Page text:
Nevertheless, when else would I have the chance to race against* (not just on the same course as) the aforementioned pros? So I changed categories.
*In this case, "race against" means "have my ass handed to me by."
Saturday morning, Bruce, the race announcer, made us all feel confident about what was ahead when he told us "no matter what bike you chose, at some point you are guaranteed to have been absolutely wrong." That was comforting. And then we were off.
Caught up as I was in the celebrity of the field, I quickly pulled to the front, telling Tim Johnson as I went by "I have to at least be able to say I took a pull." Peter Archambault and I traded work on the front for a few miles until the road kicked up. The big guns attacked, and I went from first to last just like that. I rode in a small gruppetto for quite a bit of the first climb, but when that broke up, I figured I was on my own for the rest of the day.
I also figured the age group riders would catch and pass me, and sure enough they did. Start order was men 20-29, 30-39, and then 40-49. The first rider to pass me was T$, who would go on to win the 40-49 group. That means he rode past the 20-29 fields and 30-39 fields in their entirety. Wow.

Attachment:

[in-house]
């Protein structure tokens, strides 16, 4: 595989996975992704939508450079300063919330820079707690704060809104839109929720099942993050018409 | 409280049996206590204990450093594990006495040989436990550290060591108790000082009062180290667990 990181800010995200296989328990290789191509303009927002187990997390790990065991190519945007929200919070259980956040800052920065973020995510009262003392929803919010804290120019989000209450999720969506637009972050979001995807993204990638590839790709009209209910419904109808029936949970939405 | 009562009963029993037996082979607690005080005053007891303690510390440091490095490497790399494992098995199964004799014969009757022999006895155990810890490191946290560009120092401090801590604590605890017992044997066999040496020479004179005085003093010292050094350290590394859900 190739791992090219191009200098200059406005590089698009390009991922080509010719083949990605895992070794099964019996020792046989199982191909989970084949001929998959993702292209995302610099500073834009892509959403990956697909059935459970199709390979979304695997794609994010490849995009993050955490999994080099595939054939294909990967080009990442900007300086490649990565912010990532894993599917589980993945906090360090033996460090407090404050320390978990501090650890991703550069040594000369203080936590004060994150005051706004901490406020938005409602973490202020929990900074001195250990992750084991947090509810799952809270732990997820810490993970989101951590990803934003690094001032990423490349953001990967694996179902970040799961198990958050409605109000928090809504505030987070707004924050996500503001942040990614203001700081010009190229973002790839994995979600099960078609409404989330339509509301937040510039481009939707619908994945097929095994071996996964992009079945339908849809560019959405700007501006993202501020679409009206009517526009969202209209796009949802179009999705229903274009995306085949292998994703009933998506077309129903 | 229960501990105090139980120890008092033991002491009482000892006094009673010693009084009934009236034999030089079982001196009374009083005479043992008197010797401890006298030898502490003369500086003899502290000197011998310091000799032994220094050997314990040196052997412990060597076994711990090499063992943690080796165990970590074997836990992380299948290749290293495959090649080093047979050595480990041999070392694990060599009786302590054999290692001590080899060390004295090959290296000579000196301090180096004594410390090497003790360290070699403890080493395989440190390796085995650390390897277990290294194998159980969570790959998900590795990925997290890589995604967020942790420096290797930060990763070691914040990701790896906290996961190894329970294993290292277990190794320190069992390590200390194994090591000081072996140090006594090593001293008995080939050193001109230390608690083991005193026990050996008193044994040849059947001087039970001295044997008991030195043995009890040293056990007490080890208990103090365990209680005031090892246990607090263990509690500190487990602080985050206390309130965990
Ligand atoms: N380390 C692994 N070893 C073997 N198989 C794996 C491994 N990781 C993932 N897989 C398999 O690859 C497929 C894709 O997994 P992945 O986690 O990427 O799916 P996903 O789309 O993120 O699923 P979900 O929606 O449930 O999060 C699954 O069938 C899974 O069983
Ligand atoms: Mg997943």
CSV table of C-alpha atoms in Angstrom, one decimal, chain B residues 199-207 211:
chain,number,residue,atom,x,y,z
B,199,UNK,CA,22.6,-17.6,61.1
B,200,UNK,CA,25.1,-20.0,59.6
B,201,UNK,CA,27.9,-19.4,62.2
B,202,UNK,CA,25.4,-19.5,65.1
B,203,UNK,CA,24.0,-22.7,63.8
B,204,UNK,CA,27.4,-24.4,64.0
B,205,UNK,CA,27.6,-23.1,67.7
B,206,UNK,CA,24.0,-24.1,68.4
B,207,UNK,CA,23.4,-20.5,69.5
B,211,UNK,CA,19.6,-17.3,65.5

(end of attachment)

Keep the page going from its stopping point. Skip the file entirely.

When I reached the aid station at the top of the first big climb, I heard my teammate Pete McMullin call my name. He said he'd been following me for quite a while. He was near the top 5 for the 30-39 age group, so I wanted to try to help him on the flats at the bottom of the hill.
Problem was, he went down the hill quite a bit faster than I did. I got caught and passed by two more riders on the dirt descent, but once we hit pavement, I really opened it up and brought one back. I caught the other two--Pete and Zach Terry--on the flats, and the three of us rode together for a while.